Inspections and Reports

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Common building and construction defects in a home or unit are damp or dampness within the structure. The damp in a house can be rising damp in older buildings. Houses constructed prior to 1910 can also suffer from penetration or lateral dampness. Descending damp can also occur within these buildings. The above dampness is very different to condensation damp or mould.

To correctly determine the type and source of damp within a building, an experienced building consultant, or building surveyor, must inspect and report on the building. The building inspection will check the type of construction, including renovations and additions. Also any DIY works must be checked for standard of construction, as well as dampness in walls. As the value of real estate can be affected, then an adequate inspection by a building expert is essential. The dampness is usually not a result of engineering defects, but usually bad building practices, builder mismanagement, deterioration of the building due to age or lack of building maintenance.

Rising damp

This usually occurs in older buildings where the damp course in the walls has deteriorated due to age. Where the floor level is close to the ground, the degree of rising dampness will be greater. Removal of the original timber floors and replacement with a concrete slab can also course rising damp. An example of rising dampness is


Penetration or lateral damp

This usually occurs in buildings constructed prior to 1910 where a solid wall construction is provided. The paint on the external surface is the waterproof coating and must be retained in reasonable to good condition. This would also include the brick parapet walls above roof level. When the paint deteriorates in these areas, the rainwater is absorbed into the walls and is absorbed through the brickwork and will affect the internal plaster. In prolonged exposure, the plaster can soften and deteriorate on the inside of the building.


Condensation damp or mould

This is usually not as a result of a building defect, but how the building is lived in. Various factors or situations provide an environment where mould appears. The causes and factors are many and varied and can only be determined by a suitably experienced and qualified building consultant or expert.


Damp in units

Many recently constructed unit buildings suffer from damp or water ingress. The causes and reasons are varied and include the following:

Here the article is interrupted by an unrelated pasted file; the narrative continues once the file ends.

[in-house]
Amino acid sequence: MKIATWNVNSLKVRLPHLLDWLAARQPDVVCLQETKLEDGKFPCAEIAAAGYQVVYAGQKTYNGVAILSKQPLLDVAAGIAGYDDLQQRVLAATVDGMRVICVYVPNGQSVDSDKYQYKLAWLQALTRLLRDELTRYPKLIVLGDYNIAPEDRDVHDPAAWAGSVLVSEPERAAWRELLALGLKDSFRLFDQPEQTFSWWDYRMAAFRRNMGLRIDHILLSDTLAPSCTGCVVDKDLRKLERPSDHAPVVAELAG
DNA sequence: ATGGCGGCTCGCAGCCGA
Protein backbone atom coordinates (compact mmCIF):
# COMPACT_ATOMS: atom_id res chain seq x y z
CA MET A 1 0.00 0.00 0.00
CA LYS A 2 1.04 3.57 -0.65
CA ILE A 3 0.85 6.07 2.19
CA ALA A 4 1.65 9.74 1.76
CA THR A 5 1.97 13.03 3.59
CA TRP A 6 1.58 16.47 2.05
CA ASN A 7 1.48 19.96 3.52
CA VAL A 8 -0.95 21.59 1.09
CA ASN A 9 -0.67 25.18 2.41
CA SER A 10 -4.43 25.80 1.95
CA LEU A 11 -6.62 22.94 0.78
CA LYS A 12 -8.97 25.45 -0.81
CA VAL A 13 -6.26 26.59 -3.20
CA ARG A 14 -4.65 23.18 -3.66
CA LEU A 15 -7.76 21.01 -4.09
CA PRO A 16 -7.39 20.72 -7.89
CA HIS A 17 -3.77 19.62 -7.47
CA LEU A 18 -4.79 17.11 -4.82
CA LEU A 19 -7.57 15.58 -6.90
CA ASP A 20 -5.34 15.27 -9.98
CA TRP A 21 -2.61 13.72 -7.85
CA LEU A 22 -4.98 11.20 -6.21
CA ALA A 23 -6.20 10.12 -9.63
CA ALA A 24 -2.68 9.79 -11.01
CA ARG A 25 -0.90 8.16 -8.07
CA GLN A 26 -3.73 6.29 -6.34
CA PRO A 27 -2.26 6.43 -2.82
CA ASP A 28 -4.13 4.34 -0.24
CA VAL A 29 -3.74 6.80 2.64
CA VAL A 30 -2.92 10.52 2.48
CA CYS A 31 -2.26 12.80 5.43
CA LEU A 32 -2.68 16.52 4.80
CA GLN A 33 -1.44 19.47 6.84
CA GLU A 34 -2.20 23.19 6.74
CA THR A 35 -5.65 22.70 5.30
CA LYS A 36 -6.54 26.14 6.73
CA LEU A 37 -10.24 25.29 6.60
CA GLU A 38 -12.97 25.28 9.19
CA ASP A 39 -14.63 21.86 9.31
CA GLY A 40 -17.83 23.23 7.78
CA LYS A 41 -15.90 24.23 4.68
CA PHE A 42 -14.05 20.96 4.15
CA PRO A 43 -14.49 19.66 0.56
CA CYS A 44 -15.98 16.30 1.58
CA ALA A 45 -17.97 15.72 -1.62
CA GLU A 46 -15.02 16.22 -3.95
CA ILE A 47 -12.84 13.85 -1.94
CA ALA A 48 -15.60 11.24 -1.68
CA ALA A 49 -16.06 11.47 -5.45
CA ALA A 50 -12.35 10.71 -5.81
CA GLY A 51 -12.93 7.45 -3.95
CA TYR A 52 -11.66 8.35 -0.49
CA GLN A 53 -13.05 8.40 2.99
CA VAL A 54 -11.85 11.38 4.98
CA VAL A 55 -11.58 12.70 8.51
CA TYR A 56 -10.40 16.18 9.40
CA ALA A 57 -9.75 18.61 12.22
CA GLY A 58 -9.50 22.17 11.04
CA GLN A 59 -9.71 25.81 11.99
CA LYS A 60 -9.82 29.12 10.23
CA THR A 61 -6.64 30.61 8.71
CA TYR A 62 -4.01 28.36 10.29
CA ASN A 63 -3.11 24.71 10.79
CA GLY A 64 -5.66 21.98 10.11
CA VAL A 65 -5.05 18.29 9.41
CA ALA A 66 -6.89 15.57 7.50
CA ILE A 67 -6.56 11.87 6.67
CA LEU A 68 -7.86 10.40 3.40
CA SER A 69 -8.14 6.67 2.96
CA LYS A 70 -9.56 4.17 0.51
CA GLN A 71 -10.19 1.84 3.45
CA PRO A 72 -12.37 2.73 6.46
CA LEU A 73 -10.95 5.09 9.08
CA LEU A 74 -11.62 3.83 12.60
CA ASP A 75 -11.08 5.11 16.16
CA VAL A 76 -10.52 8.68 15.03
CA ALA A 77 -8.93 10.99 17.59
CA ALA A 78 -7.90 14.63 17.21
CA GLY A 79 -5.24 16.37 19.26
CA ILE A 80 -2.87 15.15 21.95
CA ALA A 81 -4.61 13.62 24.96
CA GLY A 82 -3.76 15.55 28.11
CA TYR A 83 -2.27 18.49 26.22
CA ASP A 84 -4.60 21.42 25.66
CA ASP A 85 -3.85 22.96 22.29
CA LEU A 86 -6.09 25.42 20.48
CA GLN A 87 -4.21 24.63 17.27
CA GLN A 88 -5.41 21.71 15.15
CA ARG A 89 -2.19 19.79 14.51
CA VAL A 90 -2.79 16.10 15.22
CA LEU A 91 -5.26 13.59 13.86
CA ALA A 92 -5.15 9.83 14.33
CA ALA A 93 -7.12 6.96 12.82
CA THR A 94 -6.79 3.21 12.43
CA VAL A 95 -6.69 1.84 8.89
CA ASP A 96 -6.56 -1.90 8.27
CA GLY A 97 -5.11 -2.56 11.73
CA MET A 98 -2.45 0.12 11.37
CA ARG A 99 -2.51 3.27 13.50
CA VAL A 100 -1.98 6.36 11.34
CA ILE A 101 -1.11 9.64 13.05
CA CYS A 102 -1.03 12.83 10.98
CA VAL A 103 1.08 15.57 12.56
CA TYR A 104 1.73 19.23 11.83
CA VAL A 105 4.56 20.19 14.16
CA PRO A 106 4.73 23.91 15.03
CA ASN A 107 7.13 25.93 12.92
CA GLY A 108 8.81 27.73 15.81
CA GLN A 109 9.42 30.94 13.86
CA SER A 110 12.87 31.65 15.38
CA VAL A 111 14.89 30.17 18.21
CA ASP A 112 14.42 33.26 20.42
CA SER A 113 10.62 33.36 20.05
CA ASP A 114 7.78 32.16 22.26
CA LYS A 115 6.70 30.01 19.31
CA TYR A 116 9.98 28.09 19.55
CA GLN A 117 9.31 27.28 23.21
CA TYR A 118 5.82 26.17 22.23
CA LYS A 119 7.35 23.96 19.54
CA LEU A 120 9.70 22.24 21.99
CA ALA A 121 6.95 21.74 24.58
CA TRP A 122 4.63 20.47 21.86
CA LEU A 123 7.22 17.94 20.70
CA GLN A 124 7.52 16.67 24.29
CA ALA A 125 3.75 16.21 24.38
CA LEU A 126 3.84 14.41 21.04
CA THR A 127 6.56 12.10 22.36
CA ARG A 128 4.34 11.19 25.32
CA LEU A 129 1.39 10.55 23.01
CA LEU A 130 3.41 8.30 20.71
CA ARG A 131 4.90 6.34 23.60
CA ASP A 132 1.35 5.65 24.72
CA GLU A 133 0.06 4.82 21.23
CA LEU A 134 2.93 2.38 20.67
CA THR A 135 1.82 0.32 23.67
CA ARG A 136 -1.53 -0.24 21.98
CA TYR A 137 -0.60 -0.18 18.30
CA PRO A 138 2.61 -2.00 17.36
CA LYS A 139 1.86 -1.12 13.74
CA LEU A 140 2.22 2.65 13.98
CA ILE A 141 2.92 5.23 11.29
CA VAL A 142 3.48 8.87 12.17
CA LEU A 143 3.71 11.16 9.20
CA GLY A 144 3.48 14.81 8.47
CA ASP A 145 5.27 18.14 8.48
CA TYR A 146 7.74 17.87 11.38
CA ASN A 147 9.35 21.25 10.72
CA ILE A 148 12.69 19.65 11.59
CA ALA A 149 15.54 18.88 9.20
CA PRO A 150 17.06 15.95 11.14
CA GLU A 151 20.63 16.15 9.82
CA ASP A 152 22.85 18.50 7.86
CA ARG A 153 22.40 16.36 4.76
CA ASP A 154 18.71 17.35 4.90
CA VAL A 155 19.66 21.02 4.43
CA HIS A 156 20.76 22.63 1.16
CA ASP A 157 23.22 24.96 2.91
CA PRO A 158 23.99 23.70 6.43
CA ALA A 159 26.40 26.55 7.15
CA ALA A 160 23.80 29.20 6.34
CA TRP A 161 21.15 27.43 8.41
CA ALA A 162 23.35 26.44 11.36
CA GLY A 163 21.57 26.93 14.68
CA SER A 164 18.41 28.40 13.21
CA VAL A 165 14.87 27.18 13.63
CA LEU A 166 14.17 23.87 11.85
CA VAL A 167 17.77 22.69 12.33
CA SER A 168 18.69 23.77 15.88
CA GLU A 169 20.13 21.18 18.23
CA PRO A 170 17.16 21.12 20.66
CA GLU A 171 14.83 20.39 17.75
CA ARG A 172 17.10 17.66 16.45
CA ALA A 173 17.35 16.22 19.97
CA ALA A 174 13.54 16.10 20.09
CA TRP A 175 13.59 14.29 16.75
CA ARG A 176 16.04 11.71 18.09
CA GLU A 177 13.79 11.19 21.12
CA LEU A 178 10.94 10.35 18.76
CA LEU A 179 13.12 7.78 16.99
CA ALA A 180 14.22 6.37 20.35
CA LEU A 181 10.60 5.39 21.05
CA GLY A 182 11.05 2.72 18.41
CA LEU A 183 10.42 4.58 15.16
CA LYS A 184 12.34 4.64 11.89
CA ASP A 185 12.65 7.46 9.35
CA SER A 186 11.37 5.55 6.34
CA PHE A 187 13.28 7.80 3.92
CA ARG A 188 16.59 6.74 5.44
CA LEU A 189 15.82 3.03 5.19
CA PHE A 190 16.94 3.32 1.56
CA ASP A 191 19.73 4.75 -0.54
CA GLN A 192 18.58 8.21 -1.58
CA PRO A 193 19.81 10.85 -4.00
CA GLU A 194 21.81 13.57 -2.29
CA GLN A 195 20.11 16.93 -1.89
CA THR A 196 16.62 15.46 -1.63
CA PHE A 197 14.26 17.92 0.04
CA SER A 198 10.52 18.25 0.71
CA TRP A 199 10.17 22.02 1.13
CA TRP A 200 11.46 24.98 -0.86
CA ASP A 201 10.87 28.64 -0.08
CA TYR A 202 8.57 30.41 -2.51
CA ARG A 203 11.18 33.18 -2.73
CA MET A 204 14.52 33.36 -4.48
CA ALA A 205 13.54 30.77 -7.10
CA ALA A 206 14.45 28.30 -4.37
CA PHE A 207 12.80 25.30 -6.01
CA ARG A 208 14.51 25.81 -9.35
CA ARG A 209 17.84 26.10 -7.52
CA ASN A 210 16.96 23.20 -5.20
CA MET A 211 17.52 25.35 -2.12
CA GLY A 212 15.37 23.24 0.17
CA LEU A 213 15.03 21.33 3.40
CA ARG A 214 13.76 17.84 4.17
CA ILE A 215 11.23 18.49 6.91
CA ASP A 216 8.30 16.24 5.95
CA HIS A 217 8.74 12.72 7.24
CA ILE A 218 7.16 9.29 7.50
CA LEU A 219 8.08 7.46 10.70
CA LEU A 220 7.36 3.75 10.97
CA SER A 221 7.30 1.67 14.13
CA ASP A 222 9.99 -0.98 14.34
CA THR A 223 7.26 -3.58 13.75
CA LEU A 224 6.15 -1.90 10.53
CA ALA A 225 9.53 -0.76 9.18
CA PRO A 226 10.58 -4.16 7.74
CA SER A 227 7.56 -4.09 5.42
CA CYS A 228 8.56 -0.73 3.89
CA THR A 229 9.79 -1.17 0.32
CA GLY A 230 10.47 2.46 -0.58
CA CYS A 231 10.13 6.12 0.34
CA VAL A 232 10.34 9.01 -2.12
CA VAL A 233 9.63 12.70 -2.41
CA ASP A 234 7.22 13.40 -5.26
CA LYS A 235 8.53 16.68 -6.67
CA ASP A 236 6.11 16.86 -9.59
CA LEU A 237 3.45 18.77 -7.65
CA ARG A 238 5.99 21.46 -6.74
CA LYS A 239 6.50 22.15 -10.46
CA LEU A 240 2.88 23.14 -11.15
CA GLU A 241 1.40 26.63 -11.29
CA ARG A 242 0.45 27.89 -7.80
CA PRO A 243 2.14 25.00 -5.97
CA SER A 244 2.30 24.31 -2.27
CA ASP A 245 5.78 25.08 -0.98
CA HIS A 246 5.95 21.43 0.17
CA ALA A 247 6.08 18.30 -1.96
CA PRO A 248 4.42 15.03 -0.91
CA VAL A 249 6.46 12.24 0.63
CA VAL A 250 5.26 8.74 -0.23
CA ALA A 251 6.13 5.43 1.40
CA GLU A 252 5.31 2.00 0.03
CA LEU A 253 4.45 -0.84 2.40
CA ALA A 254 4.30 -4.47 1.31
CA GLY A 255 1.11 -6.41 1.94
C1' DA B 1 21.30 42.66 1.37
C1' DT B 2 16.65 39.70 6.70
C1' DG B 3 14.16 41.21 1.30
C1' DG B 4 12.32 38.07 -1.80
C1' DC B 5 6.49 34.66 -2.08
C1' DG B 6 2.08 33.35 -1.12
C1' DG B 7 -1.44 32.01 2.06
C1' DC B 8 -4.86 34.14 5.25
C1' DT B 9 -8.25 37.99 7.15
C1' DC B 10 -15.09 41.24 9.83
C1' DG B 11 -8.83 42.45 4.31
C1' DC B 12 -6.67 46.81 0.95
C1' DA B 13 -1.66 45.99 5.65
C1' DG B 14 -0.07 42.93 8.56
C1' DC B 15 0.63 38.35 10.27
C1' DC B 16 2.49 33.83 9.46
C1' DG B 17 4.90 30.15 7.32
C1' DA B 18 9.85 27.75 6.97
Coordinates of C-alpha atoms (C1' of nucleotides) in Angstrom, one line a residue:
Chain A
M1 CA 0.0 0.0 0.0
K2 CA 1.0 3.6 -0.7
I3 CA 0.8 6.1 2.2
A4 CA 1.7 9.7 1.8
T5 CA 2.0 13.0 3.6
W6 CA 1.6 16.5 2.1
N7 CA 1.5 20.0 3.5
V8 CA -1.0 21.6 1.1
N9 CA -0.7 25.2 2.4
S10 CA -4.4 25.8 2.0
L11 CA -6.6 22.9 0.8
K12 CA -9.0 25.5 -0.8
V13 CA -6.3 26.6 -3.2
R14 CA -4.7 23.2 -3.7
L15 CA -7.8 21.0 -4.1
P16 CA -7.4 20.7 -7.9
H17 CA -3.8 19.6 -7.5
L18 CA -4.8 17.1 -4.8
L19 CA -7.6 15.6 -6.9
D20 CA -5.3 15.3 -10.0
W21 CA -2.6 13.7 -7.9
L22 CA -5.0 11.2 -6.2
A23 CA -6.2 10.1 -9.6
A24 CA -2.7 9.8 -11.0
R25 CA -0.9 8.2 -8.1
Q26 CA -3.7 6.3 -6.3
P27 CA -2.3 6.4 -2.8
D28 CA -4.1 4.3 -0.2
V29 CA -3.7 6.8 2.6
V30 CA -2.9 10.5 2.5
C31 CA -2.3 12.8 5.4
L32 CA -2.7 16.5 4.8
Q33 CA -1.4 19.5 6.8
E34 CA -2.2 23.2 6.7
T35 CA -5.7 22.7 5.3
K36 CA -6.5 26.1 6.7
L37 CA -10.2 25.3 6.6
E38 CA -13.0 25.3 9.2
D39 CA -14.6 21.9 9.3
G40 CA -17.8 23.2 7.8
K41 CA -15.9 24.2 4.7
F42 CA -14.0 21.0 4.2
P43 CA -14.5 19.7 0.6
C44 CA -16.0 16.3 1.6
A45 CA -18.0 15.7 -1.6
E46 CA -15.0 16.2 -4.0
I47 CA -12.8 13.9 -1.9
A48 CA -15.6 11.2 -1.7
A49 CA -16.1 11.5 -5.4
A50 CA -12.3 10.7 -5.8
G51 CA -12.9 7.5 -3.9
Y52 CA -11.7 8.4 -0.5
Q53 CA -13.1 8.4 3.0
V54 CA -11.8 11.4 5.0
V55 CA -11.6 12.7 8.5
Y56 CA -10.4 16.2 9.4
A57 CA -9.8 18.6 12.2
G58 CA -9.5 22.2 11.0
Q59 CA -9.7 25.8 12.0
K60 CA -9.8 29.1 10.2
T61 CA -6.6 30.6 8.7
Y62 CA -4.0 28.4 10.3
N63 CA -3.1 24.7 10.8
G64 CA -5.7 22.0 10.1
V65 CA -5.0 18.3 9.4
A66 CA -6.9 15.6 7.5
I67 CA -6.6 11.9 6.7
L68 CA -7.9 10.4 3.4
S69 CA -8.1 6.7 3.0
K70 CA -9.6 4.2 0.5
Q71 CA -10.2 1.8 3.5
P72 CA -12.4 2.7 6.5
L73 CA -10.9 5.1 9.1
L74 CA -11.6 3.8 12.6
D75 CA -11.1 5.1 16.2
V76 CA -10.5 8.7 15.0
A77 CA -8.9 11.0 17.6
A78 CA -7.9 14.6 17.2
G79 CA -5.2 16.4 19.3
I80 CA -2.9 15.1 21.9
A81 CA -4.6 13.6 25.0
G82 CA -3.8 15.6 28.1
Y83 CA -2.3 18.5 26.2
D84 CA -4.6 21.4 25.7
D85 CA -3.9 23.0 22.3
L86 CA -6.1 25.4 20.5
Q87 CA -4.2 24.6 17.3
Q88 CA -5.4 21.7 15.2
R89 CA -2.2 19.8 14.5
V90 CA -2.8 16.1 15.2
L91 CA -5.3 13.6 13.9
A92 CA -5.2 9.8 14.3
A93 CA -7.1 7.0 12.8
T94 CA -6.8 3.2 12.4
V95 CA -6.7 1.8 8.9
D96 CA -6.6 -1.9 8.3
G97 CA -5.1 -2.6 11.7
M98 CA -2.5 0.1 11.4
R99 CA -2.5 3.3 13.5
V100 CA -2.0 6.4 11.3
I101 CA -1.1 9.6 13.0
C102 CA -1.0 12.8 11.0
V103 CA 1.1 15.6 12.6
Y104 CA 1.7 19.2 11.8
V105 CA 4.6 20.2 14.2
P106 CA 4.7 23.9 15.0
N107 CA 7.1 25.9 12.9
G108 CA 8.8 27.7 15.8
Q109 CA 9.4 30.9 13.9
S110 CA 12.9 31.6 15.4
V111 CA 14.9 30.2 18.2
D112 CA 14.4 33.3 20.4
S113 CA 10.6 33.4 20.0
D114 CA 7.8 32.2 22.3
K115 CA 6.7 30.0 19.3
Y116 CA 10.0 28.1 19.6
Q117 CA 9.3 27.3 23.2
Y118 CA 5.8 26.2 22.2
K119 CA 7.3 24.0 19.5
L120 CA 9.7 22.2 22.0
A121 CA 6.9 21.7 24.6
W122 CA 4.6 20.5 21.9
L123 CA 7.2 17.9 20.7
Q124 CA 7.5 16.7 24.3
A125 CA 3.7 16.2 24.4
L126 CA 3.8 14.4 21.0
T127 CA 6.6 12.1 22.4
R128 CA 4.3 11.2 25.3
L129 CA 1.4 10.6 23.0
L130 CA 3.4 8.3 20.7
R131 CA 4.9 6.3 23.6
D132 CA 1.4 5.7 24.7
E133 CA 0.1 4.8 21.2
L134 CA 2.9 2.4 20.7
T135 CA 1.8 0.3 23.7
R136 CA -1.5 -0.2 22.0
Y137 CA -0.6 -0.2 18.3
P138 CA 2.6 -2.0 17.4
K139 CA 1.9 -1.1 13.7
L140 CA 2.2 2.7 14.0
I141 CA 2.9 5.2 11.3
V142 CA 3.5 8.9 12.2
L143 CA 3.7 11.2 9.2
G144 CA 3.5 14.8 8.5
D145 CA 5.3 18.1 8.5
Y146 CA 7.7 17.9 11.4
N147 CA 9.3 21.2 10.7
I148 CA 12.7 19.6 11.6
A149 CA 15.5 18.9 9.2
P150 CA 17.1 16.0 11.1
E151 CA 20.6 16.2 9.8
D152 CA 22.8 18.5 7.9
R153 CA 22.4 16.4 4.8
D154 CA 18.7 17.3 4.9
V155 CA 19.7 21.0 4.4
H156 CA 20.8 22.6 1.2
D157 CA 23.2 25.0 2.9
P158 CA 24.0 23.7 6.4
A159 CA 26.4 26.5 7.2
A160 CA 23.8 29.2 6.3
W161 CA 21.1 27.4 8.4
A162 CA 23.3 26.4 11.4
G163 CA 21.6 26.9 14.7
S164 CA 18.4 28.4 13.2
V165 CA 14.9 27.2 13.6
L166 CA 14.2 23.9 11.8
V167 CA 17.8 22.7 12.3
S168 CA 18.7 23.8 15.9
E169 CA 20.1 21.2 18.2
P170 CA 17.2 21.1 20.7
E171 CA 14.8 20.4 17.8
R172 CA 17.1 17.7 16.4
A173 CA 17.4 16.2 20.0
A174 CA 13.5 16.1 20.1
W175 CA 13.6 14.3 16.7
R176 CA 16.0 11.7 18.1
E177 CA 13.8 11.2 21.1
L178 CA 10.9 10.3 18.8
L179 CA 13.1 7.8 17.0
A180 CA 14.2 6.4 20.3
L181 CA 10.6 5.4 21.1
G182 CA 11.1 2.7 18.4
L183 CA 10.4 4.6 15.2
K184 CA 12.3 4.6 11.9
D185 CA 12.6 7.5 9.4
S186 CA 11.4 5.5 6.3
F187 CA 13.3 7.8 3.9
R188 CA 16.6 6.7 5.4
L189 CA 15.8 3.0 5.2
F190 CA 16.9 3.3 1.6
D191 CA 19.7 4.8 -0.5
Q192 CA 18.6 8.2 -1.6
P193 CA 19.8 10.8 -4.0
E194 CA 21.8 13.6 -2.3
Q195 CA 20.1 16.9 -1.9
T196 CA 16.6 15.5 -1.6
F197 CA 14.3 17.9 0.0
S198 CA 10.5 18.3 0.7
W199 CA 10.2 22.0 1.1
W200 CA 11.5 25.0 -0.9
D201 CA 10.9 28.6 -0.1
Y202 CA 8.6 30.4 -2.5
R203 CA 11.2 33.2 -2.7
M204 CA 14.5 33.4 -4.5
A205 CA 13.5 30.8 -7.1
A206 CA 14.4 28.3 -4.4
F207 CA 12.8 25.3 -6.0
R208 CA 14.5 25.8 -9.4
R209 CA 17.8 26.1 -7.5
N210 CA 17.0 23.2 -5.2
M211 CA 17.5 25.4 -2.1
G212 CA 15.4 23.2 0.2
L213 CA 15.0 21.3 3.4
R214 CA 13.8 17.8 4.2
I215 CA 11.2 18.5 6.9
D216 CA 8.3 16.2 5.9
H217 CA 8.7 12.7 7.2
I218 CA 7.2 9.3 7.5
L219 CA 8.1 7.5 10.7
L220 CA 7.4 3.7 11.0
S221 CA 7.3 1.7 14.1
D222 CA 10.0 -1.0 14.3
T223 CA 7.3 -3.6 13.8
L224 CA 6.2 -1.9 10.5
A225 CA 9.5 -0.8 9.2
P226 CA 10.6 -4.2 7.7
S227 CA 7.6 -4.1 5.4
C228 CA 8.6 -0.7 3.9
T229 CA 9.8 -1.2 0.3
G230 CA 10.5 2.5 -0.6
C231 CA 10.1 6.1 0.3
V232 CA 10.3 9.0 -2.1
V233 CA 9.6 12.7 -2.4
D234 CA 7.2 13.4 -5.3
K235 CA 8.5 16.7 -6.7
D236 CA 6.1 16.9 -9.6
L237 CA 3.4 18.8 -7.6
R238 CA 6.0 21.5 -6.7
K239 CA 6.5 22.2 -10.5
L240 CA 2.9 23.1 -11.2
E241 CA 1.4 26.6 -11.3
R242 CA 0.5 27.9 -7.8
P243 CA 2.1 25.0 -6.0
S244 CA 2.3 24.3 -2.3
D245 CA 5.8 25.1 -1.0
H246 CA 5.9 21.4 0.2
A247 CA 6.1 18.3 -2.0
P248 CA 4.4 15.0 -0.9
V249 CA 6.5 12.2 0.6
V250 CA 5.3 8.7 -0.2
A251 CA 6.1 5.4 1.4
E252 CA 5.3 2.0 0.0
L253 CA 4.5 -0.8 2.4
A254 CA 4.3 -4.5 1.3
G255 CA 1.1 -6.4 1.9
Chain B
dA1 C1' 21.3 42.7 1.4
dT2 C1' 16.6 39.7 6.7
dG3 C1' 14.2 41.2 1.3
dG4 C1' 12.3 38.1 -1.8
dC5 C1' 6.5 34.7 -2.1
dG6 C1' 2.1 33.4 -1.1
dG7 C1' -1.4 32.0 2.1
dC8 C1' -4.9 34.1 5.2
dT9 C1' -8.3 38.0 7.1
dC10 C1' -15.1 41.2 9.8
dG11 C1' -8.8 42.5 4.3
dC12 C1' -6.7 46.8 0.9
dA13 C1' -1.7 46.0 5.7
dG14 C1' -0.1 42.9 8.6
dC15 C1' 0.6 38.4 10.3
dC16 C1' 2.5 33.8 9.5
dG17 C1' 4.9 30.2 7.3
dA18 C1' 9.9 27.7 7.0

- defective waterproof membranes. This is usually to external balcony and/or planter boxes. The membranes fitted may have a limited design life or not be provided with construction methods to allow the building to 'move' and allow for the initial "settling in" period.

 - defective cavity flashings to brickwork. Incorrectly installed, lack of installation and poor attention to detail of cavity flashings can result in water entry to a unit building. Also lack of weep holes in the required locations can lead to water entry to a unit. 

Water seepage to lower garages

This can occur for various reasons, but often seepage or water entry occurs to garage levels through cracks in the concrete slab above. The water entry occurs due to inadequate, incomplete or the non-installation of waterproof membranes to the top surface of the concrete roof above. This is more common where landscaping, paving or planter boxes are located above. Examples water seepage to lower garages are 



This is a hard lime coloured, like staining and/or formations usually at the slab edges. Sometimes it can appear in the grout joints on patios or to an external shower. Efflorescence is difficult to remove and can reappear after cleaning. The efflorescence is a result of chemicals and other formations within the sand and cement bed being washed out over time.


What to do

An experienced building consultant, building surveyor or building expert will need to inspect and report on the causes of the building problem or defect. Every defect must be assessed on an individual basis so that the correct building remedial works are carried out.

David Hall Building Appraisals
May 2009.

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